### Video Transcript

Find the general equation of the
plane π₯ equals four plus seven π‘ one plus four π‘ two, π¦ equals negative three
minus four π‘ two, π§ equals one plus three π‘ one.

Alright, so in this exercise, weβre
given the equation of a plane in parametric form. That means we have three equations
for π₯, π¦, and π§. And theyβre written in terms of two
parameters, π‘ one and π‘ two. We want to convert from the
parametric form to the general form of the equation of this plane. And we can remember that the
general or Cartesian form of a planeβs equation is given by ππ₯ plus ππ¦ plus ππ§
plus π equaling zero. So the question is, how do we
express these equations this way?

We can start by remembering that
the parametric form of a planeβs equation involves one point in the plane and two
vectors that also lie in it. We can write that mathematically
like this. This equation means that we can get
to any point in our plane by starting at a known point in the plane and then moving
out from that in these two different directions defined by these vectors π― one and
π― two, where these vectors critically are varied by these parameters π‘ one and π‘
two.

Now, these three given equations
for π₯, π¦, and π§ fit into this general parametric form. What we mean is that, for example,
π₯ is equal to four β that would be π₯ zero in this form β plus seven times π‘ one β
so π― one π₯ would be seven β plus four times π‘ two β so π― two π₯ would be
four. Carrying this out for π₯, π¦, and
π§ altogether, we get this result, which tells us that according to these parametric
equations, our plane contains the point four, negative three, one and the vectors
seven, zero, three and four, negative four, zero.

Now, at this point, letβs recall
that the general form of a plane is based on defining a plane in terms of a vector
normal to it and one point on it, while on the other hand the parametric form comes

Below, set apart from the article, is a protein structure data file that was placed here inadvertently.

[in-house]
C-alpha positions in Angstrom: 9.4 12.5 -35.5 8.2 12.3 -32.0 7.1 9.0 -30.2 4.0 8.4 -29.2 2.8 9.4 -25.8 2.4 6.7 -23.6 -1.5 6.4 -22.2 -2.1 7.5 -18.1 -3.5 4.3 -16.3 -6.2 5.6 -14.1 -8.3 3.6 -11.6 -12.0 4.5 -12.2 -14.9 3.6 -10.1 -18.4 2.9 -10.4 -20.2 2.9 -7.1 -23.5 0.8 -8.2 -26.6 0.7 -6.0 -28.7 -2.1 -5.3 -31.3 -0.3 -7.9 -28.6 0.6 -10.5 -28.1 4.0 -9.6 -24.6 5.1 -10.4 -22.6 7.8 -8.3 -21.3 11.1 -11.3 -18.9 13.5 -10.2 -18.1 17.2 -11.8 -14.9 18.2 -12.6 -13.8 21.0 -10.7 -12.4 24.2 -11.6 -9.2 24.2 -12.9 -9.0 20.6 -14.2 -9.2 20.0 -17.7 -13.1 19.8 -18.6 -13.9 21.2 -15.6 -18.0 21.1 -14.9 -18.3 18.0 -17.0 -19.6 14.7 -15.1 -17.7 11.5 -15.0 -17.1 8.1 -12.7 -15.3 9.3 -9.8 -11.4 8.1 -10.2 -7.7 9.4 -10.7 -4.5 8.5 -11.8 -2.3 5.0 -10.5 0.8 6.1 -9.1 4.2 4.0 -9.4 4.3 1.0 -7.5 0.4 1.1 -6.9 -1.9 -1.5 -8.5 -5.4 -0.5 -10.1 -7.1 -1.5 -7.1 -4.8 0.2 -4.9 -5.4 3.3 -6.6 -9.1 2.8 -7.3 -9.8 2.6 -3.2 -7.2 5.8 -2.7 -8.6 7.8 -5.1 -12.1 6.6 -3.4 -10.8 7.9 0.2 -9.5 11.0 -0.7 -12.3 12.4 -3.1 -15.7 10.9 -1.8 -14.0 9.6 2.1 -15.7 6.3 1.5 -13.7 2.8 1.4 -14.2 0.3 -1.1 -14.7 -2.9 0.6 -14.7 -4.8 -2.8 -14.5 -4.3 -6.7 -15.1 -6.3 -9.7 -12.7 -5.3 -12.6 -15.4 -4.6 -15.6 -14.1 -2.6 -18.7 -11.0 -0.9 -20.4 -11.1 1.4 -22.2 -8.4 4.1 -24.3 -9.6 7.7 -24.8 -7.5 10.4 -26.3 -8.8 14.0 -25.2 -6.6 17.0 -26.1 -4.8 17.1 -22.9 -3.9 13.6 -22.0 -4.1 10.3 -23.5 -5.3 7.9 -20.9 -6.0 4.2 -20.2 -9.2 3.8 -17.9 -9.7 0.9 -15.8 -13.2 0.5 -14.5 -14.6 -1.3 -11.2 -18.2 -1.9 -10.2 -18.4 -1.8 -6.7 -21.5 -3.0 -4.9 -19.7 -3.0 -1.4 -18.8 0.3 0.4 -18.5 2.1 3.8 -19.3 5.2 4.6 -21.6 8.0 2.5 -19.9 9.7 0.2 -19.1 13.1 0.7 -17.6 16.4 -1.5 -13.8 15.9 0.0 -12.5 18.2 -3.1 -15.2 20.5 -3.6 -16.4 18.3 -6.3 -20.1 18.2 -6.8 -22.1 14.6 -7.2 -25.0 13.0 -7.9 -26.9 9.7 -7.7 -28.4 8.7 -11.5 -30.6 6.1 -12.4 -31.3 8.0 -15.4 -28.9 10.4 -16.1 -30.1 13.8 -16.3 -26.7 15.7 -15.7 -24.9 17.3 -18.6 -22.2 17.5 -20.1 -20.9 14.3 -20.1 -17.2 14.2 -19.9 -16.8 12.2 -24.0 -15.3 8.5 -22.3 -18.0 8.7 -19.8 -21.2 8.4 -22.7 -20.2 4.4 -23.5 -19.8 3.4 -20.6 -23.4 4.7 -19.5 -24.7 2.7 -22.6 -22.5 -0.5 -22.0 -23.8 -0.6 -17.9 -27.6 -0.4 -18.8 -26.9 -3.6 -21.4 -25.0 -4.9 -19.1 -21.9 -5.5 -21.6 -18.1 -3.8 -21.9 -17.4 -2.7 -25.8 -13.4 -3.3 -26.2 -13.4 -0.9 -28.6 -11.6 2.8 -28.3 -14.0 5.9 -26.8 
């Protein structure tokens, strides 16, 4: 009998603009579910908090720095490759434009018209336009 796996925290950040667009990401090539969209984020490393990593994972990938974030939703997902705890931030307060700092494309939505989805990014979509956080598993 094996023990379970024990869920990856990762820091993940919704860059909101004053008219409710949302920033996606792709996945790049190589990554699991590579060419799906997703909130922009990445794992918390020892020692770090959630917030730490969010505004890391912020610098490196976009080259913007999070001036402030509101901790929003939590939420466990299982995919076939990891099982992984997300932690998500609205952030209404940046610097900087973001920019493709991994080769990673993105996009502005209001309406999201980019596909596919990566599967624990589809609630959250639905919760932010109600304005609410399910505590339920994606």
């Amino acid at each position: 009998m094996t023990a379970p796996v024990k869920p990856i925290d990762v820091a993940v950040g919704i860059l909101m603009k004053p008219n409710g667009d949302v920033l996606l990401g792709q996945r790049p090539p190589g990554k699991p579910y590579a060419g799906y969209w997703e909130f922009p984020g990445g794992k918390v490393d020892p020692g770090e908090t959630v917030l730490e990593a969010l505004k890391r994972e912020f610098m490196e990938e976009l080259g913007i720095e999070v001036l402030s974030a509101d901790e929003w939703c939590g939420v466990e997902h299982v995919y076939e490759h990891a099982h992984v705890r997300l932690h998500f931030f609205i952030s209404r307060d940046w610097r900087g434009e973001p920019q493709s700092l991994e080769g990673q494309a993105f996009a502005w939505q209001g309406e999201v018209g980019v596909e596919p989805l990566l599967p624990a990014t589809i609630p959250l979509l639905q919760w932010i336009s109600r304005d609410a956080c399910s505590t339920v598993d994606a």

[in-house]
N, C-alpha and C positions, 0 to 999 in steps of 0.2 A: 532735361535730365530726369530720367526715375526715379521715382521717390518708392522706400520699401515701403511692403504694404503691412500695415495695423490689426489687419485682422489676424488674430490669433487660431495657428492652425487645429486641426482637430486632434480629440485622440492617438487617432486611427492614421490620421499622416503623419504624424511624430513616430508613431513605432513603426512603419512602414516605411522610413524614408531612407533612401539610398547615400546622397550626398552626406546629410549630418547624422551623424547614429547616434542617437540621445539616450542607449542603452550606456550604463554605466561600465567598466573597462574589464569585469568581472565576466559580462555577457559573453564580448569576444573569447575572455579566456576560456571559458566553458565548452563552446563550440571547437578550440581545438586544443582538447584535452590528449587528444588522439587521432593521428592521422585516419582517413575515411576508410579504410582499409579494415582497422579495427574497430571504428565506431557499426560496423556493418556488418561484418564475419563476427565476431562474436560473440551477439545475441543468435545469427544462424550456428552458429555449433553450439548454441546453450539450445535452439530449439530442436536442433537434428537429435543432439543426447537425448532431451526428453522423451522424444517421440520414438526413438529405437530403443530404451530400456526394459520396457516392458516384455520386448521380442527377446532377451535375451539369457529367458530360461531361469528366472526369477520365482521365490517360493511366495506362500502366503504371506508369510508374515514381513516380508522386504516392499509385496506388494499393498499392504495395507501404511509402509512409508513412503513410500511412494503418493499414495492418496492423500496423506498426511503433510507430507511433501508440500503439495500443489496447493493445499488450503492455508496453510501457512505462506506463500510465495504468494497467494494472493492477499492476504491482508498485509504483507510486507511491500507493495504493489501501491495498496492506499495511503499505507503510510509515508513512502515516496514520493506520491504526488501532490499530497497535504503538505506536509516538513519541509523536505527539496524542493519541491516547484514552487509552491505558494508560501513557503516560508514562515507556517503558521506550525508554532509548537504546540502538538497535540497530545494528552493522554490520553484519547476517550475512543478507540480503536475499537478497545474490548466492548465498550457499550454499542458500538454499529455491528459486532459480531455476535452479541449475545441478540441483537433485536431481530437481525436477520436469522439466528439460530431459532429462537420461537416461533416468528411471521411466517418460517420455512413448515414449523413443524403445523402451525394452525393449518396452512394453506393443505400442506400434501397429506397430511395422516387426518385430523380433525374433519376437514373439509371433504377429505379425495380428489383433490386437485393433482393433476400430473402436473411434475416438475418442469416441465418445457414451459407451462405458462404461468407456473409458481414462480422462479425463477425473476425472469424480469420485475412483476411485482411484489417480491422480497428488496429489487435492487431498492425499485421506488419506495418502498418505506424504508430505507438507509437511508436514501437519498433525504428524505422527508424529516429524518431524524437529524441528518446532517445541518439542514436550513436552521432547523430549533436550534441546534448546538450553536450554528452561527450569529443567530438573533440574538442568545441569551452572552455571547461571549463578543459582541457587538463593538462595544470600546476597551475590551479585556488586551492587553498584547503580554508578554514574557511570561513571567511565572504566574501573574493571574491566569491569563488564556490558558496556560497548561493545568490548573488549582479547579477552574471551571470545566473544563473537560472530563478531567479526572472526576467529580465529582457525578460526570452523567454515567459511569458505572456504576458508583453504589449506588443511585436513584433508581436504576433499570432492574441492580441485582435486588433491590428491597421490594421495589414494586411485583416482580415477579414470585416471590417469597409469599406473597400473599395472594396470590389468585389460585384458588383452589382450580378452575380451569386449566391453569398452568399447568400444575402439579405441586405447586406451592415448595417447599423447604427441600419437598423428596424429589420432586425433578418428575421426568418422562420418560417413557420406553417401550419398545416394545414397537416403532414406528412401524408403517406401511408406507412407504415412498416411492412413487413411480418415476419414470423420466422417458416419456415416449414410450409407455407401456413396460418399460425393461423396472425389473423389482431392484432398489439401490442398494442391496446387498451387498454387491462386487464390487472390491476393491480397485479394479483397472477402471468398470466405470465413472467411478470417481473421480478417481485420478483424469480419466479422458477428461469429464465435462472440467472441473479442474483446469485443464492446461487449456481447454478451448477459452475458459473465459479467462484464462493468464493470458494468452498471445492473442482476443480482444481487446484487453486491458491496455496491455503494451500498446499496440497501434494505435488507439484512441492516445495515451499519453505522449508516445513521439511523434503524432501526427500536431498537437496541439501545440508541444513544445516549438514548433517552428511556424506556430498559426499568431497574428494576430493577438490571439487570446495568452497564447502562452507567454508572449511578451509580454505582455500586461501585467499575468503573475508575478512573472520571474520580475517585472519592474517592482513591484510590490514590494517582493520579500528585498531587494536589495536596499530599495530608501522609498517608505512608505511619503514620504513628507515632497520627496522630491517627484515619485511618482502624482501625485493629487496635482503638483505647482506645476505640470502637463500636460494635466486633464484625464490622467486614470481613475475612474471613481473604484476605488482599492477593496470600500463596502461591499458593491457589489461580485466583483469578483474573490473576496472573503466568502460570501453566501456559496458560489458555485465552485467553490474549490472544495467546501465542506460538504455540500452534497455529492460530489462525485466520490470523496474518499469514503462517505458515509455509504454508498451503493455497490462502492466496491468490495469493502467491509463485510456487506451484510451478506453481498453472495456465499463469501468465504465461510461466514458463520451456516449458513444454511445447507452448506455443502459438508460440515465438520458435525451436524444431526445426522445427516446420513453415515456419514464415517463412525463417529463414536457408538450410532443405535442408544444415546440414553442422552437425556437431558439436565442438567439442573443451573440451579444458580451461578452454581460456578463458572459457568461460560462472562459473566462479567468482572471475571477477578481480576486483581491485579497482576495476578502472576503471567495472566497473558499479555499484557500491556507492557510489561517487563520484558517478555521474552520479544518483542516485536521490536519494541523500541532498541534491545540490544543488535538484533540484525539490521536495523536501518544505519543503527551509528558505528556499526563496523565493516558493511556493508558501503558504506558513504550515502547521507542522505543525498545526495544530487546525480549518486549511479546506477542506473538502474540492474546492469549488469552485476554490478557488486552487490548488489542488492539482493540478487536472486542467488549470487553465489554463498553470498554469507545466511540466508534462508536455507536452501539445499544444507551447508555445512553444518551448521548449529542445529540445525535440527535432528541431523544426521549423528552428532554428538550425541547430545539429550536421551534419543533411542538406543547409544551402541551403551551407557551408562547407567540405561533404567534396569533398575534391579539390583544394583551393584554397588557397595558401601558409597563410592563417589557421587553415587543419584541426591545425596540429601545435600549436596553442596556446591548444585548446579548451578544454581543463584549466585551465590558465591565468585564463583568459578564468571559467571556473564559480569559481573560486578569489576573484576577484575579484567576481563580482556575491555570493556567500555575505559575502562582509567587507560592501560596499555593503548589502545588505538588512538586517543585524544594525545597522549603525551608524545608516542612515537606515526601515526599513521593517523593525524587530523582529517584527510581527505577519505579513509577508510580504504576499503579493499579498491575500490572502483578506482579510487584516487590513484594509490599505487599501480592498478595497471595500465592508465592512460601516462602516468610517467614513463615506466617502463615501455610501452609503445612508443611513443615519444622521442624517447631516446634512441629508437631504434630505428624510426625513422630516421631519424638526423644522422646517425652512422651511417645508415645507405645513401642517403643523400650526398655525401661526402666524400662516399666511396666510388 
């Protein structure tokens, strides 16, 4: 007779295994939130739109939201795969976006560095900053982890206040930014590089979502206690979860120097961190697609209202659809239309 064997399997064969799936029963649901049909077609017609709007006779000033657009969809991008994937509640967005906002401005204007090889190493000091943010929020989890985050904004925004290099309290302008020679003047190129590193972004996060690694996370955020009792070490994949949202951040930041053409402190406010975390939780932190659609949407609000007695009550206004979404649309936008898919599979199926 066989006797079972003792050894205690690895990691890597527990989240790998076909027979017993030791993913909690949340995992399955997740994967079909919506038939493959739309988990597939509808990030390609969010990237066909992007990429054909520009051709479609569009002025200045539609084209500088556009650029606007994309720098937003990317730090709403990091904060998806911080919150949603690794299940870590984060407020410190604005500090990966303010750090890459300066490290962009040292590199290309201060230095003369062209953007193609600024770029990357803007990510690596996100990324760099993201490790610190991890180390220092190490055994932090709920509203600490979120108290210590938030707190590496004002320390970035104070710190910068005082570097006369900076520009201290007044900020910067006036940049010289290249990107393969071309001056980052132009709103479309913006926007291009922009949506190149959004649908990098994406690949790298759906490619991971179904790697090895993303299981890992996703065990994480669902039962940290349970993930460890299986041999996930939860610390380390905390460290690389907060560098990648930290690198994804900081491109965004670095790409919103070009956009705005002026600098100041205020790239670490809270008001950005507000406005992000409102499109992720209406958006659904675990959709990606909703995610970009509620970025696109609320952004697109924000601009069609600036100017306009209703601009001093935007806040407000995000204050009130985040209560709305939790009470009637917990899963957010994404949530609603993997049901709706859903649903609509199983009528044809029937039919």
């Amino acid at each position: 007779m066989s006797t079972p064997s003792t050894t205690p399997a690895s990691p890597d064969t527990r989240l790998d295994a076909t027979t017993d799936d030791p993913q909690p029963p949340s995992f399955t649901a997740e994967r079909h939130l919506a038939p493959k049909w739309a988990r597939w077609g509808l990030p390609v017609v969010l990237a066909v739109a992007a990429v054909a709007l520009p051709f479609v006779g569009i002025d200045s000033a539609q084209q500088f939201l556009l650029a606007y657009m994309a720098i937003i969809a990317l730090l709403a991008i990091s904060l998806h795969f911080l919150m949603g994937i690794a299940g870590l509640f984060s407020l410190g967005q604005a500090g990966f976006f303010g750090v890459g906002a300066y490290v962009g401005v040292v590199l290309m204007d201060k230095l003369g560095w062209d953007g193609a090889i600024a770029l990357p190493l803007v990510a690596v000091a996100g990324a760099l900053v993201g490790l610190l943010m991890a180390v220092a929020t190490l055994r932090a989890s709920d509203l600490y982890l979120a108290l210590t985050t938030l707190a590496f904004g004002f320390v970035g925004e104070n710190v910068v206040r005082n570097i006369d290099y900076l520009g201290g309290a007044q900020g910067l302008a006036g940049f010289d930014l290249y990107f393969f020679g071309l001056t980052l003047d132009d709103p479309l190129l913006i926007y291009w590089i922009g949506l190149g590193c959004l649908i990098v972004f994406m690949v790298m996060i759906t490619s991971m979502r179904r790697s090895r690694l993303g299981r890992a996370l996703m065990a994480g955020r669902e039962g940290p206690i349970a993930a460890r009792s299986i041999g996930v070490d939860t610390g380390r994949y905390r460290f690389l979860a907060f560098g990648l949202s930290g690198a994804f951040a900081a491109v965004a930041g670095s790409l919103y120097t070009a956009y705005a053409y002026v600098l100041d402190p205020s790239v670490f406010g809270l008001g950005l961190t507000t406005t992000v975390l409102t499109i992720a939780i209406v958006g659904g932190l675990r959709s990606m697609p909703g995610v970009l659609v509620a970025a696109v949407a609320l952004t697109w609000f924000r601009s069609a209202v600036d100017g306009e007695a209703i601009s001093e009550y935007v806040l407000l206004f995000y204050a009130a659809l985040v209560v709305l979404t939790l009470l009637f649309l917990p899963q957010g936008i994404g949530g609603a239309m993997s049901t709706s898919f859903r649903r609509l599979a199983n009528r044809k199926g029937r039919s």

from defining a plane in terms of a point on it and two vectors that lie in it. To go from parametric to general
form then, we need to take these two coplanar vectors and combine them in some way
to get a vector normal to the plane.

We can do exactly this by taking
the cross product of our two coplanar vectors. Weβve called them π― one and π―
two. Note that the components of π― one
are seven, zero, three and those of π― two are four, negative four, zero. And so those are the values we use
in the second two rows of our three-by-three matrix. Calculating this determinant, we
get π’ times zero minus negative 12 minus π£ times zero minus 12 plus π€ times
negative 28 minus zero. Thatβs equal to 12π’ plus 12π£
minus 28π€ or, written another way, 12, 12, negative 28.

Notice that if we divide all the
components by four in this vector, then we will get a vector that is reduced but
that is still normal to the plane of interest. For simplicityβs sake then, weβll
say that this is our normal vector π§.

Okay, so now weβve got a vector
thatβs normal to our plane. And we also have a point that lies
in it: four, negative three, one. We can use this information to
write the equation of our plane as our normal vector dotted with a vector to a
general point in the plane being equal to our normal vector dotted with a vector to
a point we know to lie in the plane. Carrying out those dot products
gives us three π₯ plus three π¦ minus seven π§ being equal to 12 minus nine minus
seven, which is equal to negative four.

With our equation written this way,
we can see weβre very close to the general form of a plane. As a last step, letβs add positive
four to both sides of this equation, leaving us with this result. So the general form of the equation
of our plane is three π₯ plus three π¦ minus seven π§ plus four equals zero.